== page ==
GENEVA — Sniffer dogs, high-energy biscuits and tons of emergency medical aid were heading to Haiti on Wednesday as governments and aid groups launched a massive relief effort for the estimated 3 million people reeling from a devastating earthquake.
Aid officials in the impoverished Caribbean nation worked to clear rubble from roads, build makeshift hospitals and remove bodies from the rubble despite transportation problems and broken phone lines.
Wintry weather in Europe added to the challenge, with snow temporarily delaying a British aid flight with 64 firefighters and rescue dogs at Gatwick airport.
As it struggled to gauge the full scale of the catastrophe, the United Nations said it was rushing food, personnel and medical supplies to alleviate the "major humanitarian emergency." It also confirmed at least 140 members of its own staff were missing under flattened roofs in the Haitian capital, Port-au-Prince.
"We'll be using whatever roads are passable to get aid to Port-au-Prince, and if possible we'll bring helicopters in," said Emilia Casella, a spokeswoman for the U.N. food agency. Its 200 staff in Haiti were trying to deliver high-energy biscuits and other supplies, despite looting and the threat of violence in a nation long plagued by lawlessness.
Humanitarian officials said the proximity of the quake's epicenter, only 10 miles (15 kilometers) from Port-au-Prince's sprawling slums and hilltop villas, as well as Haiti's crumbling infrastructure, meant it was difficult to estimate how many people might be dead or injured.
But the sheer number of dead bodies was expected to pose a problem. The World Health Organization said it has sent specialists to help clear the city of corpses and prevent the spread of disease, and the Red Cross was sending a plane Thursday loaded mainly with body bags.
The Red Cross estimated that 3 million people will require aid, ranging from shelter to food and clean water, and said many Haitians could need relief for a full year.
"There are many, many people trapped in the rubble," said Paul Conneally, spokesman for the International Federation of Red Cross and Red Crescent societies. "We're not optimistic at the moment."
U.S. Secretary of State Hillary Rodham Clinton said the United States was offering full assistance – civilian and military – while dozens of countries including Britain, France, Canada, Germany, China, Mexico and Venezuela pledged rescue teams, doctors, cash and supplies.
Sixty-five rubble-clearing specialists and six sniffer dogs were leaving France on Wednesday for Haiti, while Spain was rushing three airplanes of rescuers and 100 tons of tents, blankets and cooking kits. Israel was sending in an elite Army rescue unit of engineers and doctors. A military reconnaissance team from Canada was arriving in Haiti on Wednesday aboard a C-130 transport plane to assess the need for donated mosquito nets, basic household goods, tents and sanitation packages.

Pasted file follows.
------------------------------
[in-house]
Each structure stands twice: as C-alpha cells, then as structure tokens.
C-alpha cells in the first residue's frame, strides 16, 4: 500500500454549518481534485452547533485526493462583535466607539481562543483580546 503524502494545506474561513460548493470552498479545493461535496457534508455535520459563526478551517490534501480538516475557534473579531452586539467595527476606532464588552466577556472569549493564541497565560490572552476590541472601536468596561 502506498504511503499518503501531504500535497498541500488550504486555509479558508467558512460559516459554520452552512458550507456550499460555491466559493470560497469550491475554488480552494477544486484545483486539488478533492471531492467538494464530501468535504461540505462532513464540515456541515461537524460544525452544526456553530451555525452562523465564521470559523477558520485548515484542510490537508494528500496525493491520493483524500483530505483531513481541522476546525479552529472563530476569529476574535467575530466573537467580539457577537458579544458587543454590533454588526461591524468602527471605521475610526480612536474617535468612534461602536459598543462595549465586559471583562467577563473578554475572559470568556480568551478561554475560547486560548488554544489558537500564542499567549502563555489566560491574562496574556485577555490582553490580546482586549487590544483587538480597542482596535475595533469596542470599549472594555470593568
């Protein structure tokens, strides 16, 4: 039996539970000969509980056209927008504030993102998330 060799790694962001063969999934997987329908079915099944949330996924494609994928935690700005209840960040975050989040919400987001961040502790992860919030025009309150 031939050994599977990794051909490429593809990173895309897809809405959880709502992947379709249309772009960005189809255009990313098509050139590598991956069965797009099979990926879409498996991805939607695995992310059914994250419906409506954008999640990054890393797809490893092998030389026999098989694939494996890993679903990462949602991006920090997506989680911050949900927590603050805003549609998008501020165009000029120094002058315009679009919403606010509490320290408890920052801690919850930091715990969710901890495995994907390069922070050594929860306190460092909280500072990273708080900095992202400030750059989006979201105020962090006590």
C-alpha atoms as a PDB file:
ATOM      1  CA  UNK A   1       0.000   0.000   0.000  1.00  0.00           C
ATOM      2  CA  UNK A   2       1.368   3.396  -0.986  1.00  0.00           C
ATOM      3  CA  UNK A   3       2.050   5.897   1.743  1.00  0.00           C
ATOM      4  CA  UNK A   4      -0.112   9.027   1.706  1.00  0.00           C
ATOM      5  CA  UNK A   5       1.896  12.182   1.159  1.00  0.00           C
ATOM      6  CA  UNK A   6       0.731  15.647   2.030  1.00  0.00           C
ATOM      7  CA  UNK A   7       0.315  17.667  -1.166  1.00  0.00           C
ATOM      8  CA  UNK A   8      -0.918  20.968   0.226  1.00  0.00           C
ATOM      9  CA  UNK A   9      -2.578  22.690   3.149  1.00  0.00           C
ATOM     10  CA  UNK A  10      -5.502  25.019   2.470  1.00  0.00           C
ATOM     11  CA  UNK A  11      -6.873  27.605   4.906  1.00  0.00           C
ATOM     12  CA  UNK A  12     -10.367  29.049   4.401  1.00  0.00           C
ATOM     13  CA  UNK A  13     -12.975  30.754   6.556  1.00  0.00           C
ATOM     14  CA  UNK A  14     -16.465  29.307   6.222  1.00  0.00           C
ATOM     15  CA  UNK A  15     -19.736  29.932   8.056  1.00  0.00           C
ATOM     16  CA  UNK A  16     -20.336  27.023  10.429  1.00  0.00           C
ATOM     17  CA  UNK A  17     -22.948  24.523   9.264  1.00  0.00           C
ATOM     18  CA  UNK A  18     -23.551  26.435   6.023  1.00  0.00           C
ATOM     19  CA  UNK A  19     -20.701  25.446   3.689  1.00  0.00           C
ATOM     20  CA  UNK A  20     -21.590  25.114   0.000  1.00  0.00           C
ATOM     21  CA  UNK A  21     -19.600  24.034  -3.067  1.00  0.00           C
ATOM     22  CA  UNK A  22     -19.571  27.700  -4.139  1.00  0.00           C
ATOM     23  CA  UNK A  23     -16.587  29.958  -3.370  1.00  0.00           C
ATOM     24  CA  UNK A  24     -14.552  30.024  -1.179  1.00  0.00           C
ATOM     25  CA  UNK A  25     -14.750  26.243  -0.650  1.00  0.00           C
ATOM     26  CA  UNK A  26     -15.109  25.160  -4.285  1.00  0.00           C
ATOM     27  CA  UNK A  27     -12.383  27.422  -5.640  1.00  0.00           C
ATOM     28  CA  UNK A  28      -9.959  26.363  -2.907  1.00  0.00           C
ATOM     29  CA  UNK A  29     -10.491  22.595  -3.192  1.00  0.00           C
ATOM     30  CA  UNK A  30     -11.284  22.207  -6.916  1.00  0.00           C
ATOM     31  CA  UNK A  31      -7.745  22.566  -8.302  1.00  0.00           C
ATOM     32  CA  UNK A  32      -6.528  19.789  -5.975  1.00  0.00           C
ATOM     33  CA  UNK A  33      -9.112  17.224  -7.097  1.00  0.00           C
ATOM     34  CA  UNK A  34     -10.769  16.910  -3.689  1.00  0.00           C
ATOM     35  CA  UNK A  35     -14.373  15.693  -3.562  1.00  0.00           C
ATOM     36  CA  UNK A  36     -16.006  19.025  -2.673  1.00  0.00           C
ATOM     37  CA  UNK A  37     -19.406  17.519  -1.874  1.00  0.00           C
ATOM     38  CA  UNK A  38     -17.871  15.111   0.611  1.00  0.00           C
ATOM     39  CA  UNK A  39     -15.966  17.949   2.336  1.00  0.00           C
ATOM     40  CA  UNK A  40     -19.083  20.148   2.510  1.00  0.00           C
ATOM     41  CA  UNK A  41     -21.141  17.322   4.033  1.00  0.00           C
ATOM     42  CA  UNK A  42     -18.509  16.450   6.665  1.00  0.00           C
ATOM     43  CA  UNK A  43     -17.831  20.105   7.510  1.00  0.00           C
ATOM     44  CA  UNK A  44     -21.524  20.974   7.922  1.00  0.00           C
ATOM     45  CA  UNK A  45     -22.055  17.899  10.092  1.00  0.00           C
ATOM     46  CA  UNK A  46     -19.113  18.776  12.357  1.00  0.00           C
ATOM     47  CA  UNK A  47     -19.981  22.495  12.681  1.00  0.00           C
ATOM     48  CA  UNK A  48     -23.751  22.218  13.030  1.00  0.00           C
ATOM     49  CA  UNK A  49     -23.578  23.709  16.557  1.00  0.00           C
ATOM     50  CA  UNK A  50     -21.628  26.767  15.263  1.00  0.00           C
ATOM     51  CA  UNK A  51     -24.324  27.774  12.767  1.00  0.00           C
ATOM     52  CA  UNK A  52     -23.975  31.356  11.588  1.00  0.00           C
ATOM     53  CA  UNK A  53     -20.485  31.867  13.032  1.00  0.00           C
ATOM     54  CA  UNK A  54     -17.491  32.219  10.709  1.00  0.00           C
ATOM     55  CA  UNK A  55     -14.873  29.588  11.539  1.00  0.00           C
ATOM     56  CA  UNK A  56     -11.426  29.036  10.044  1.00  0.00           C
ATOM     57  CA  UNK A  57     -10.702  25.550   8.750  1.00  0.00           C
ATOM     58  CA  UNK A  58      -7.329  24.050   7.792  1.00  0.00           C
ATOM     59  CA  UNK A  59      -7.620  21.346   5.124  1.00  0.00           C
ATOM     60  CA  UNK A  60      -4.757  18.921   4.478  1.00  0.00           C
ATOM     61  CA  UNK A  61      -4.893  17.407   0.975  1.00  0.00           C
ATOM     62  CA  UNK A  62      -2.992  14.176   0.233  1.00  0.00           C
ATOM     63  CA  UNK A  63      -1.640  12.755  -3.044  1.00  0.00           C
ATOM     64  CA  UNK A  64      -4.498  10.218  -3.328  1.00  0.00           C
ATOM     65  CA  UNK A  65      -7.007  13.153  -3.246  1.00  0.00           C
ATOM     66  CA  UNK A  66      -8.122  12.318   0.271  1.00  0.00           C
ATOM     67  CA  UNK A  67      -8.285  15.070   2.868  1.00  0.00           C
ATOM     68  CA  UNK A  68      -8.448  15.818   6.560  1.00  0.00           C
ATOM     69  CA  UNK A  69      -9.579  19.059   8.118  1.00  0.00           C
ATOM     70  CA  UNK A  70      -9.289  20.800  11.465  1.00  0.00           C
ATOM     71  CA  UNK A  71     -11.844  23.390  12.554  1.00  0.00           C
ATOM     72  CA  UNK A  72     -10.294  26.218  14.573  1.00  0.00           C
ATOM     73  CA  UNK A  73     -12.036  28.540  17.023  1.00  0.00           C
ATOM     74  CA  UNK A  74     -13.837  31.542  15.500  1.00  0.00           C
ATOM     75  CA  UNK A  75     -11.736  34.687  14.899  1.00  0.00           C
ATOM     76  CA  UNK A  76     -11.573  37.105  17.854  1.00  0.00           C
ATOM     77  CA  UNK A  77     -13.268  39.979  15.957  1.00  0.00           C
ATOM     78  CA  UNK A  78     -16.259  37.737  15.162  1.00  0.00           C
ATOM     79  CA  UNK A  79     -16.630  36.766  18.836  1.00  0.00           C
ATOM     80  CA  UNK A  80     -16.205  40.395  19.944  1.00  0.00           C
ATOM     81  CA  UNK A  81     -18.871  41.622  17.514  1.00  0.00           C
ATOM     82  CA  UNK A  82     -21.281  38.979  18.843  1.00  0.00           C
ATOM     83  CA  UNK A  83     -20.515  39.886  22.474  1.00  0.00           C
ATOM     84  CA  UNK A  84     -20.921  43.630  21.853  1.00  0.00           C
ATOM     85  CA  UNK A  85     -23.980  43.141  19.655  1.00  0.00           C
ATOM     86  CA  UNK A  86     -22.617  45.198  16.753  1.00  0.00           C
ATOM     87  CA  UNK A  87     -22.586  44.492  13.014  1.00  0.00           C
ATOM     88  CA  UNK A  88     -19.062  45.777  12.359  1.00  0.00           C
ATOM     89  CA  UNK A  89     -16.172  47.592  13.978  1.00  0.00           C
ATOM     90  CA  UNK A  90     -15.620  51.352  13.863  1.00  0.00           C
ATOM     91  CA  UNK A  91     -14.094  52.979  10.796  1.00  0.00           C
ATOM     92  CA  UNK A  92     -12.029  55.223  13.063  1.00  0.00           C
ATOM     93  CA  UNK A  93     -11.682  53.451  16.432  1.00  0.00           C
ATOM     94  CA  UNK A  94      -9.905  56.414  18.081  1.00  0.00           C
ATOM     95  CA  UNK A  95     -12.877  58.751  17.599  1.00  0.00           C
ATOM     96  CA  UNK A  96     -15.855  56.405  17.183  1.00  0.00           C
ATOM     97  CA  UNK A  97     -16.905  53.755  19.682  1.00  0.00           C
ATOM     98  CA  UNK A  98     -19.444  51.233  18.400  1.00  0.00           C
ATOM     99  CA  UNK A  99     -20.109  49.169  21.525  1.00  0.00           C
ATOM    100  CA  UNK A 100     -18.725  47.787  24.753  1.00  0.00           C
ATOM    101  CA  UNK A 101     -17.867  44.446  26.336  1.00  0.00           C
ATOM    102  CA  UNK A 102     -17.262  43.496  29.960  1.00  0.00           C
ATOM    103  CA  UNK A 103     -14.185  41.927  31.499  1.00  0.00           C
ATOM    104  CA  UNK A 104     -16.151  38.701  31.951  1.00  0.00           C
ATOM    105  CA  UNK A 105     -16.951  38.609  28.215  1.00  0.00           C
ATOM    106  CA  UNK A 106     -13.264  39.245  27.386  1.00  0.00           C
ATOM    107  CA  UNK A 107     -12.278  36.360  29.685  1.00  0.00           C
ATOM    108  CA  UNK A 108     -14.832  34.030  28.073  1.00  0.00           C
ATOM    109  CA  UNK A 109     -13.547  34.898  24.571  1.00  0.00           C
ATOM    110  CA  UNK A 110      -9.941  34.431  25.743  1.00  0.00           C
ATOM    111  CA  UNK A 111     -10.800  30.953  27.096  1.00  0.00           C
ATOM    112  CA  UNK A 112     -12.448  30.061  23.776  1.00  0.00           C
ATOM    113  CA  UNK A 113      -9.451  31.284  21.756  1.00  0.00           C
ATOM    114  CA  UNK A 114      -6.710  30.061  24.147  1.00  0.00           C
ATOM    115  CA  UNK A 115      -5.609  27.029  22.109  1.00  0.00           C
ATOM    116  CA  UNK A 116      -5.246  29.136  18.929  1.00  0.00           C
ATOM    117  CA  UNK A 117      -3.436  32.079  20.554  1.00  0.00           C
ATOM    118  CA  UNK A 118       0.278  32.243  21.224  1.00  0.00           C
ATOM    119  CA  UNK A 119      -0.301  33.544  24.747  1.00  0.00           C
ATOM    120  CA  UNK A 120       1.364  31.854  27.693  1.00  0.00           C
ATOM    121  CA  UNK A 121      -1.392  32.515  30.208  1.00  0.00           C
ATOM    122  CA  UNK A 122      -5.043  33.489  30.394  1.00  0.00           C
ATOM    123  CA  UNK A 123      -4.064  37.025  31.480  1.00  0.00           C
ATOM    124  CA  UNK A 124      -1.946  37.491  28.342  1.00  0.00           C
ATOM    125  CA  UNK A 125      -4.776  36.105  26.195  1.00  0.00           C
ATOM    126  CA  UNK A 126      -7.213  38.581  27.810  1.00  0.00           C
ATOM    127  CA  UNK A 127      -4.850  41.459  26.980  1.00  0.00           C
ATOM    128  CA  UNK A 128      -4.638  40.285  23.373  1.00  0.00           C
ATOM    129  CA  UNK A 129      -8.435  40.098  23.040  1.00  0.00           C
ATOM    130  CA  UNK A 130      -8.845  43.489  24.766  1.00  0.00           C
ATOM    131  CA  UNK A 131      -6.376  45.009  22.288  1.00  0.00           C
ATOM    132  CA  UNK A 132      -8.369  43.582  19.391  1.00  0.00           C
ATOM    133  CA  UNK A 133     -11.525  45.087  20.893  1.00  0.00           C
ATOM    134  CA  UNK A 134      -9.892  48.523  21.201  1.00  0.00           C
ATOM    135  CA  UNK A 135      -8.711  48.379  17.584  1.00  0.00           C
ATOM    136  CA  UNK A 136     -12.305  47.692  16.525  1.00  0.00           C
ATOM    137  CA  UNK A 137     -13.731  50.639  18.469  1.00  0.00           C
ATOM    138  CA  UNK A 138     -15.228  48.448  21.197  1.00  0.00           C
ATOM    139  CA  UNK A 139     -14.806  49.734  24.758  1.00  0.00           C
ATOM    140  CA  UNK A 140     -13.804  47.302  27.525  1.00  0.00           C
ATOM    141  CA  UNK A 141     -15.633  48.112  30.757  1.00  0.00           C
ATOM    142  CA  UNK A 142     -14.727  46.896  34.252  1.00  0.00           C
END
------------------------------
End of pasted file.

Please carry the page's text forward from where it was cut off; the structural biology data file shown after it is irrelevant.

The Red Cross said Haiti's disaster relief teams were "completely overwhelmed."
"There's no structured response at this point," spokesman Simon Schorno told The Associated Press.
The early airlifts to Haiti will concentrate on search and rescue efforts, setting up makeshift hospitals and delivering food. One of the first teams expected to arrive in Haiti was 37 search-and-rescue specialists from Iceland, along with 10 tons of rescue equipment.
The Irish telecommunications company Digicel said it would donate $5 million to aid agencies and help repair Haiti's damaged phone network.
Doctors Without Borders said it had already treated over 300 people in tents near where its Martissant health center was damaged. The injuries include broken bones and some severe burns from domestic gas containers that exploded in collapsed buildings. It said hundreds more Haitians were being treated in tents elsewhere.
U.N. humanitarian spokeswoman Elisabeth Byrs said the neighboring Haitian cities of Carrefour and Jacmel may also be heavily damaged. There is no electricity in Port-au-Prince, Byrs said, adding that the airport was open but not connected by a serviceable road to the city.
Charles Vincent, a senior World Food Program official, said the U.N. already had 15,000 tons of aid in Port-au-Prince. It hoped to airlift 86 tons of high-energy biscuits from El Salvador, enough to feed 30,000 people for a week, but will reroute the shipment through the neighboring Dominican Republic if aid cannot travel over the airport road to the Haitian capital.
Casella said U.N. peacekeepers and aid workers in Haiti would try to fill in holes and build temporary bridges to make key roads passable.
"The idea is to just get the trucks through," she said.
AP writers Jenny Barchfield in Paris, Raphael G. Satter and Jane Wardell in London, Shawn Pogatchnik in Dublin, Daniel Woolls in Madrid and Rob Gillies in Toronto contributed to this report.